"Enter the first, fourth and fifth characters of your unique word"

Sometime when you login somewhere, you are asked to enter certain characters from your unique word, which is surprisingly difficult and often takes two or three attempts.

Some clever internet chaps have realised that this is waste of everybody's time and have set it up so that you have to enter the appropriate characters in the boxes and skip the asterisks. This makes it a lot easier because you can visualise your unique word as you type the characters in. Well done them!

* *□□*

A shining example of what the UK government *should* have been doing for the last two-and-a-half years...

From Sky News:

The government has signed a trade deal with Switzerland, heralded as the most significant such agreement in the run-up to Brexit.

The deal, known as a trade continuity agreement, will guarantee future trading terms between the two countries once the UK has left the EU.

It was signed, in the Swiss city of Bern, by International Trade Secretary Liam Fox and the Swiss federal councillor Guy Parmelin...


Top trolling by the Swiss - the UK couldn't be bothered to send anybody important, so the Swiss probably just drew lots in the canteen.

The agreement is designed to remove the threat of additional tariffs in trade between the two countries and to also to lift the possibility of additional duties on "the vast majority of goods".

The government says that "trading on these preferential terms", as opposed to sticking to the terms of the World Trade Organisation, "will deliver significant savings and help to safeguard British jobs".


But excellent stuff nonetheless, we just need a hundred more of these.
------------------------------------
And a shining example of what they shouldn't be doing:

Counting the cost

...we can look back at the whole period since the referendum and compare the level of GDP in the latest data to the OBR’s March 2016 pre-referendum forecast (which assumed the UK would remain in the EU).

Building on economists’ expectation for 2018 Q4 to the ONS data suggests the economy is 1.1 per cent smaller than that pre-referendum forecast. In annual GDP terms that’s worth around £23 billion, or about £800 per annum for every household in the UK.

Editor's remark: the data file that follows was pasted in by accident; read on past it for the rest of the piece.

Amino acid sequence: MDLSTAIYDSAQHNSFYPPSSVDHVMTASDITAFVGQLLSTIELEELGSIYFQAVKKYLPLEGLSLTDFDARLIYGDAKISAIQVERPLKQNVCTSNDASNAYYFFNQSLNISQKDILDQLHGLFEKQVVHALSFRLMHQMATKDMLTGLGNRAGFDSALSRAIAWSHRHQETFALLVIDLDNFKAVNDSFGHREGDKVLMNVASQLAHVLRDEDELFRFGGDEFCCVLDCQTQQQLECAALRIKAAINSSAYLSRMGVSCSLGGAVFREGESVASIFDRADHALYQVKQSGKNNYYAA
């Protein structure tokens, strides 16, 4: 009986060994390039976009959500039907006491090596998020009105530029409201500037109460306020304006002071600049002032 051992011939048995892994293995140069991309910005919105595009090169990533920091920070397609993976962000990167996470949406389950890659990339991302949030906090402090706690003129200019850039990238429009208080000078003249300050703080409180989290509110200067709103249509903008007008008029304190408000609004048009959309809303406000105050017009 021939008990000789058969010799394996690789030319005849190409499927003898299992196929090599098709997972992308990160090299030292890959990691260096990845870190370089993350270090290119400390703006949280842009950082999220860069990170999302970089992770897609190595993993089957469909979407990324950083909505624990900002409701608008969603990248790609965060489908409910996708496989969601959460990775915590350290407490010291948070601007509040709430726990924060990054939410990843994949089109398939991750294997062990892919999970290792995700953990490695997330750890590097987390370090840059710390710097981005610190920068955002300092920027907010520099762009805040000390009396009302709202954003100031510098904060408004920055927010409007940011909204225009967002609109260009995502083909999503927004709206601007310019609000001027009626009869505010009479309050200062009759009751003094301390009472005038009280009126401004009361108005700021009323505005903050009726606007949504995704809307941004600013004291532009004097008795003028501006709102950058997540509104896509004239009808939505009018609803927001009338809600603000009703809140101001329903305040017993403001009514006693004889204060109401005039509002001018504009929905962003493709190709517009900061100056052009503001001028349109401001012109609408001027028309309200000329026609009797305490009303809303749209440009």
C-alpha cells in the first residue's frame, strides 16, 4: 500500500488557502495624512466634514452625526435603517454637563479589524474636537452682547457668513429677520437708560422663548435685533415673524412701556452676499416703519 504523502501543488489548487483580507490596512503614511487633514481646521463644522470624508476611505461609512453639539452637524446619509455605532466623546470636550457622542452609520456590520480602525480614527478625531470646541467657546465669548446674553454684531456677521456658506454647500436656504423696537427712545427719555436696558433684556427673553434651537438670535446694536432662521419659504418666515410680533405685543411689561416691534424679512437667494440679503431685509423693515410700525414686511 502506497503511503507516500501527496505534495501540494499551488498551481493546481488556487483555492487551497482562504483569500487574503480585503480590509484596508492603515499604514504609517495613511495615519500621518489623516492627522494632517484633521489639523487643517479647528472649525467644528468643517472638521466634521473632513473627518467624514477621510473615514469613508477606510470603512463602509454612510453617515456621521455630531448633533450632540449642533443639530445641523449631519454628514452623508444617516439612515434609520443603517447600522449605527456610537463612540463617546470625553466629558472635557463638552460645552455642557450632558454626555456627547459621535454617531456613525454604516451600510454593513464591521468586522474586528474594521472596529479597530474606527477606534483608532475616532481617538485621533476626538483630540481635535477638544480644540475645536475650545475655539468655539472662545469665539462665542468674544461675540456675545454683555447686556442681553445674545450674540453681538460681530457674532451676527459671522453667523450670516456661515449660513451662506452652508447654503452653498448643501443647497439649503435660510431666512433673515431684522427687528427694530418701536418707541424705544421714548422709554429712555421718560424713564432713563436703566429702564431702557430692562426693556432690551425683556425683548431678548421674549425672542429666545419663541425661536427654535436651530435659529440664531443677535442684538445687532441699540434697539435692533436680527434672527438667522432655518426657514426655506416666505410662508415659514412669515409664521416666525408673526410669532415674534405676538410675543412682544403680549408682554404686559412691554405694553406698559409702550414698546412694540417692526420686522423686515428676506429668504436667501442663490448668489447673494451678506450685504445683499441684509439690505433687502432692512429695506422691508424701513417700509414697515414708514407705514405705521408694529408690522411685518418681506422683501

Because OBR/Treasury forecasts have always been so reliable.

IIRC, GDP growth is down since 2016 in most European countries including Germany. Which is presumably also because of Brexit.

Sunday, 10 February 2019

Killer Arguments Against Citizen's Income, Not (20)

The Killer Argument is that if you replace means-tested and conditional welfare payments with an unconditional and non-means tested one, "people won't bother working".

That is clearly nonsense, assuming it is set at a sensible level - about £75 (with housing benefit and council tax reductions on top) a week, or something like £120+ a week if housing subsidies are scrapped. There are very few people happy to live off £6,000 a year, most people want and earn much more than that.

The conditionality (aka pointless persecution to keep the Daily Mailexpressgraph readers onside), might, in marginal cases push people into work. The means testing does precisely the opposite - there's not much point working for a low wage if you lose 75p for every gross £1 you are paid. And we know that the UK welfare system is so clunky and horrible that people on benefits are discouraged from taking a short term or insecure job because it's so difficult going back on benefits again when it ends.